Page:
Now that ultrabooks and ultrathin laptops are commonplace, what happens to the average nonultrabook laptop? It needs to step up, that’s what. After using a MacBook Air for the last few months, my expectations for a 13-inch laptop are that it should be razor-thin. Maybe you’re more forgiving, but when it comes to a smaller laptop, I want it as small as possible.
The new Sony Vaio S Series 13P is an important tweak to the previous Vaio S line, which I’ve reviewed twice before. The premium version I reviewed, the SVS13A190X, isn’t cheap; it starts at $1,119, but then again, there are a host of improvements over the $1,050 Sony Vaio SA41FX that I reviewed less than six months ago. Sony has added a slot-loading drive and a larger touch pad; more RAM is included, and the hard drive is larger; there are a new, faster Intel CPU, better Nvidia graphics, and an integrated battery, which gives much improved battery life over the previous generation’s $150 slice battery add-on, sold separately and practically a requirement for good battery life the last go-around.
Granted, you can get a Vaio S for as little as $799, but not all Vaio models are made alike. To get the Nvidia graphics and other bells and whistles, you’ll need to pay up. As a package deal at the high end, however, the Vaio S is both lightweight (3.7 pounds) and full of features that I now expect in a laptop that’s not an ultrabook.
This is the laptop that I wanted the new
|Starting price / Price as reviewed||$1,119 / $1,199|
|Processor||2.5GHz Intel Core i5-3210M|
|Memory||6GB, 1,333MHz DDR3|
|Hard drive||640GB, 7,200rpm|
|Graphics||Nvidia GeForce GT 640M LE (1GB) / Intel HD 4000|
|Operating system||Windows 7 Home Premium (64-bit)|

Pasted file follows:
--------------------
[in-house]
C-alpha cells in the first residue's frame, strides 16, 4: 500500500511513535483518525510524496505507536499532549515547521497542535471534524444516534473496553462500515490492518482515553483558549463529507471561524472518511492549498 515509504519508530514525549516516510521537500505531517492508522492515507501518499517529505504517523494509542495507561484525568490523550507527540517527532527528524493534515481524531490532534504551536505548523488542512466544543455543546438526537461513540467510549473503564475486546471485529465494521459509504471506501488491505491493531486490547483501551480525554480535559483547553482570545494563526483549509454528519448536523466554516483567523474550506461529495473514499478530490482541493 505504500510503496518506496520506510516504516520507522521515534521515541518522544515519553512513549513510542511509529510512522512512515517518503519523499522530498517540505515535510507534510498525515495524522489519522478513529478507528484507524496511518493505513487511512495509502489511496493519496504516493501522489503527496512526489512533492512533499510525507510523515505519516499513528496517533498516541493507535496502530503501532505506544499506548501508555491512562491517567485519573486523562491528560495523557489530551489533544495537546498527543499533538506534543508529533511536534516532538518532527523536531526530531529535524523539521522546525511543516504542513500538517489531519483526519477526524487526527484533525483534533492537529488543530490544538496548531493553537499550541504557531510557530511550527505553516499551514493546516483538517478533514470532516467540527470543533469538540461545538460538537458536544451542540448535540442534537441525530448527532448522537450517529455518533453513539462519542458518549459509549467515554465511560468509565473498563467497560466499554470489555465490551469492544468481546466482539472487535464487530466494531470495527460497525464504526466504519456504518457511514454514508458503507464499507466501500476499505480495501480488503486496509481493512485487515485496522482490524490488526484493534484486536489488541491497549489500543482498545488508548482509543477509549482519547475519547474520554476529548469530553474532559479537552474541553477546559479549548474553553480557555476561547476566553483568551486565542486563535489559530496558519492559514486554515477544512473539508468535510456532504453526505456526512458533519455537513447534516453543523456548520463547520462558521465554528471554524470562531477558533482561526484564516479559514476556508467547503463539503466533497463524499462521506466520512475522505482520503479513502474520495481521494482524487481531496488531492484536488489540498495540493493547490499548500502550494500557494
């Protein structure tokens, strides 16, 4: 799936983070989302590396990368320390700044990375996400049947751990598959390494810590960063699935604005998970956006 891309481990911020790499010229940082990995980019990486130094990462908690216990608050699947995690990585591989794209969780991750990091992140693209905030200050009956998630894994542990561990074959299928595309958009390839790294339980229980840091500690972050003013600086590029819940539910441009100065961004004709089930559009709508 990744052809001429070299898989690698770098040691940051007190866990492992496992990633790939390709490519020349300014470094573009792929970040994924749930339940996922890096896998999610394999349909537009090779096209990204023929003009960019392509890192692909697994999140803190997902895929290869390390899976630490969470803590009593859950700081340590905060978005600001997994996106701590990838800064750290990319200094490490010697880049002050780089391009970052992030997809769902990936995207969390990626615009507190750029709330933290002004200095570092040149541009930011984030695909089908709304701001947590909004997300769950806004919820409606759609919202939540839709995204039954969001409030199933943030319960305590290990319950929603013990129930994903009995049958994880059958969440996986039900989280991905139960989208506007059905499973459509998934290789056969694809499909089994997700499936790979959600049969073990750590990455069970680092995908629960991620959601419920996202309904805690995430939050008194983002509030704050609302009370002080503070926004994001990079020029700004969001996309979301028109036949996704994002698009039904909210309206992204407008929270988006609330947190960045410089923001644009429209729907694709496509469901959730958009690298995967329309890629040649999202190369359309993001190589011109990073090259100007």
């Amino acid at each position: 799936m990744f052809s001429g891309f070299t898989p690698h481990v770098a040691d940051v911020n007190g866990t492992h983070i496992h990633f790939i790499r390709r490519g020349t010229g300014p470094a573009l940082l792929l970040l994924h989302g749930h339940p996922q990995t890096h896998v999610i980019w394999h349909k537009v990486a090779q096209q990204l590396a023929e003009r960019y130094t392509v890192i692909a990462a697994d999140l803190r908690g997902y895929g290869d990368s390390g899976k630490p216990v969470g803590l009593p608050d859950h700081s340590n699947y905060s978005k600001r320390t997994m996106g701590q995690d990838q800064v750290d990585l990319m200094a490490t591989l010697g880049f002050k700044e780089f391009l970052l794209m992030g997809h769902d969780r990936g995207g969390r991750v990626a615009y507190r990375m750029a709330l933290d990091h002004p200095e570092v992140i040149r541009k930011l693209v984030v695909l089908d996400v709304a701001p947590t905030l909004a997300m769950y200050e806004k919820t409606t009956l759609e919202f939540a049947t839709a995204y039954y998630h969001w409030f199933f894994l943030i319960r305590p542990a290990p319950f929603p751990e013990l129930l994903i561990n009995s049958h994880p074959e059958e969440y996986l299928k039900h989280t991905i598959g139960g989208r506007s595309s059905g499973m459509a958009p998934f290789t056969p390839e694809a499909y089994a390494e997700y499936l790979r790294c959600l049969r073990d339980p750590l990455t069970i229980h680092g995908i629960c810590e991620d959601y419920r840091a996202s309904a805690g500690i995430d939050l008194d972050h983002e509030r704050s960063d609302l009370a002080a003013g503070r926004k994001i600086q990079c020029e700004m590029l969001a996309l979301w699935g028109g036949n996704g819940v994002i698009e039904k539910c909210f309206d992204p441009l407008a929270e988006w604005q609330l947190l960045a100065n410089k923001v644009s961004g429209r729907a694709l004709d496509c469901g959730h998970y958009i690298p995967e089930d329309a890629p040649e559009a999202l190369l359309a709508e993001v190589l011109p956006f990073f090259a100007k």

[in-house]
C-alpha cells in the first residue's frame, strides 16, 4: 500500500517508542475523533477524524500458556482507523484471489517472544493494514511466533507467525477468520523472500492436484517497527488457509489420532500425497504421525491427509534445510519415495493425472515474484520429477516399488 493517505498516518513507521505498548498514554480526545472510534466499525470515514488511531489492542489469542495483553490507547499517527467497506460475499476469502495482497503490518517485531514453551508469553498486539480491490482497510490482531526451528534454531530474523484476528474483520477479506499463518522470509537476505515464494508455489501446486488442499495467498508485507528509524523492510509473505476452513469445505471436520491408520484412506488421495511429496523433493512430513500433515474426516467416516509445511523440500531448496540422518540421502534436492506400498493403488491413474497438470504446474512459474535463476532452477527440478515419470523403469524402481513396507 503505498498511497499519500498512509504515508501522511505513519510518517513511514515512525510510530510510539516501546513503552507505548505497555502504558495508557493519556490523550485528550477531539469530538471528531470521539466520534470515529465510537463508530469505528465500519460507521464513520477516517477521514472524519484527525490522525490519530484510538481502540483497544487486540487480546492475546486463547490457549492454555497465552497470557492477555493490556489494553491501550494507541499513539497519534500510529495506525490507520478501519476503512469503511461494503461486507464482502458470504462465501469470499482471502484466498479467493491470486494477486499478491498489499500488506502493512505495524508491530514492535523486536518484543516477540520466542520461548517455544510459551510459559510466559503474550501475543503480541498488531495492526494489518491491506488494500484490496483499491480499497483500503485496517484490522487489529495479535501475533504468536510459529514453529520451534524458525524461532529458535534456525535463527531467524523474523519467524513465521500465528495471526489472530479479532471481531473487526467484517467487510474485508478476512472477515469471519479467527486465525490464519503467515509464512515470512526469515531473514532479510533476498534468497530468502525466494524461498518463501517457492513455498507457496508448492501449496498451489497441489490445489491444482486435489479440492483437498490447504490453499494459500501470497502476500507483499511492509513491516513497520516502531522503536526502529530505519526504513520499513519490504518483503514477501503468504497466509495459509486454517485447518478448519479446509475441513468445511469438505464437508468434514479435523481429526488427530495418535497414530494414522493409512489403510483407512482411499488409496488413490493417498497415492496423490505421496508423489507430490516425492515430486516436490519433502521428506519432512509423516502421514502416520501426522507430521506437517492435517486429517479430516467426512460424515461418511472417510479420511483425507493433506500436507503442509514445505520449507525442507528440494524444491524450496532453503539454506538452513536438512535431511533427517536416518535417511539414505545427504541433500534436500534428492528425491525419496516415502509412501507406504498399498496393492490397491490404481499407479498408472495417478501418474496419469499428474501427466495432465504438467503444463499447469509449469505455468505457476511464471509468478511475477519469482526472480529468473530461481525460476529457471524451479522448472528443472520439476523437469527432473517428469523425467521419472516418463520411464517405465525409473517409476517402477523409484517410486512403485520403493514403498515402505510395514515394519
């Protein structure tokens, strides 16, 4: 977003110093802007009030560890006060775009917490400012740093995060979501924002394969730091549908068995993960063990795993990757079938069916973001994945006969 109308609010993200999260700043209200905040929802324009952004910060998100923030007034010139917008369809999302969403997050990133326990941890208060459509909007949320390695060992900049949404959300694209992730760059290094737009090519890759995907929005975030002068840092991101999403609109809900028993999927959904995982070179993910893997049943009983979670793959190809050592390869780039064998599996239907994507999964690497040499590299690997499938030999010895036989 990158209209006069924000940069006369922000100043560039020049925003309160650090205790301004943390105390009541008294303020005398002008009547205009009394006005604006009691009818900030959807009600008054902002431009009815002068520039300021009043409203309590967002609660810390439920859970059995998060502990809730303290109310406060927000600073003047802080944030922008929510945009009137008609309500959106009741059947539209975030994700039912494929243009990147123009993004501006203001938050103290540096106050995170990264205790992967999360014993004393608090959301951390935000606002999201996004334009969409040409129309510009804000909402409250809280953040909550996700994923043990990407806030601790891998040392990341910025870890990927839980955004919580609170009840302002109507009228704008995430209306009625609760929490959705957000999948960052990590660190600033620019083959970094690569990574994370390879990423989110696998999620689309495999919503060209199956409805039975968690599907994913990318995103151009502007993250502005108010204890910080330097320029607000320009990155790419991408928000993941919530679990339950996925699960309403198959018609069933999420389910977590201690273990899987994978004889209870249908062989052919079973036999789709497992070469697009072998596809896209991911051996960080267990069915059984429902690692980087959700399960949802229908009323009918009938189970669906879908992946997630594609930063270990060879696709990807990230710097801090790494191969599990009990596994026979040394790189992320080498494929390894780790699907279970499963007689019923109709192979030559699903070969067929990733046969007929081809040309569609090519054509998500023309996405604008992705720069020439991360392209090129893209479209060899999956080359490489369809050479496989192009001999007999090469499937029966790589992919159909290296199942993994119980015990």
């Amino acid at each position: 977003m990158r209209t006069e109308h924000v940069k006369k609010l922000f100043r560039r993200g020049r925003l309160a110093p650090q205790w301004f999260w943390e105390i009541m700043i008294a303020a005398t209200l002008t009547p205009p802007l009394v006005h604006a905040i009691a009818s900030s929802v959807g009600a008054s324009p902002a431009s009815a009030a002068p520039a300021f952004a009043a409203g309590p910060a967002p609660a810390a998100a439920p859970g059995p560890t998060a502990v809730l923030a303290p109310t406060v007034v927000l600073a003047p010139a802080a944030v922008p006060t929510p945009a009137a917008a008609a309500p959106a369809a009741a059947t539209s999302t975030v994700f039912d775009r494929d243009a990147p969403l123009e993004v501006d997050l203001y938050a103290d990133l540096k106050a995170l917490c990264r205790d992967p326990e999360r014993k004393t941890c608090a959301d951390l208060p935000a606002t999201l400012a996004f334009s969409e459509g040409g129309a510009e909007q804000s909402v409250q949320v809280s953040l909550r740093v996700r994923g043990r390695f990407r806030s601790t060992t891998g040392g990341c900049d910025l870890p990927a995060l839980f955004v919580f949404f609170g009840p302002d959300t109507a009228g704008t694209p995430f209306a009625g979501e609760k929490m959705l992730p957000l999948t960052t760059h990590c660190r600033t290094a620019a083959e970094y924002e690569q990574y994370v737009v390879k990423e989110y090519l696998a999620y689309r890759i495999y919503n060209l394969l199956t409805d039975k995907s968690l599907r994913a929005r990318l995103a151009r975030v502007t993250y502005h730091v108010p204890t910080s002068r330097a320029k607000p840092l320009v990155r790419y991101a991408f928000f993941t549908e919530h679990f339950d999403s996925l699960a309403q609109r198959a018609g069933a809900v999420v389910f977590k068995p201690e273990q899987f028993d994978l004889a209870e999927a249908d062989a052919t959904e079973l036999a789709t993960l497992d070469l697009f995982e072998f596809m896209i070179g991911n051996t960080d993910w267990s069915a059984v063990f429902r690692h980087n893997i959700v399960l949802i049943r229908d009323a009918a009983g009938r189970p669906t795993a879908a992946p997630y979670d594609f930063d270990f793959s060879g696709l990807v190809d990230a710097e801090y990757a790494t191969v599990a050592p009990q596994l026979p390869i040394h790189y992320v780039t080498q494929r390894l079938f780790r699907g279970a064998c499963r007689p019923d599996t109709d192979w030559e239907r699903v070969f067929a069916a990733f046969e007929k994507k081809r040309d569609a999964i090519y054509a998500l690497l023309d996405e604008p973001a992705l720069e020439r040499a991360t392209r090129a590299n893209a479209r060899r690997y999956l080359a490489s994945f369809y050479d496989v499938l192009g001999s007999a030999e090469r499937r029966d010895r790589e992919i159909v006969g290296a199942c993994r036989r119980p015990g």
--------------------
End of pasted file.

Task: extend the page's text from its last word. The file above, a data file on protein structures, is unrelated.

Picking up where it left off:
|Dimensions (WD)||13×8.8 inches|
|Screen size (diagonal)||13.3 inches|
|System weight / Weight with AC adapter||3.7 pounds / 4.4 pounds|
The Sony Vaio S Series 13P is a high-end variation on the S line, a replacement for the small-business-targeted and confusingly named Vaio SA model from the last generation. The new Vaio looks similar in terms of its all-matte-black design and tapered footprint, but some of the laptop’s lines are curved where they were previously angular. The Vaio S Series 13P comes in three color options: Carbon Black, Carbon Gold, and Carbon Gunmetal.
The upgraded premium version of the Vaio S bears a carbon fiber lid: it feels rigid, but still flexes as much on its center hinge as previous models. However, the partial carbon fiber construction of the S Series 13P makes it surprisingly lightweight for its size, at 3.7 pounds. It’s easy to lift with one hand. The move to a carbon fiber lid (as opposed to magnesium alloy on the “regular” Sony Vaio S Enhanced) shaves 0.1 pound off.
A cleaned-up look lends the new Vaio a touch of minimalism. A slot-loading DVD drive replaces the tray-loading version from the last Vaio S. A larger, far wider clickpad looks much cleaner than the old, smaller touch pad with its discrete buttons beneath. Still, odd buttons and toggles like the Stamina/Speed graphics switch remain above the keyboard area, adding extra clutter (honestly, why can’t the switch be software-based or automatic?). The switch toggles power profiles, and can disable the GPU in Stamina mode, but there’s no reason why this laptop couldn’t simply rely on Nvidia’s Optimus technology for automatic switching instead.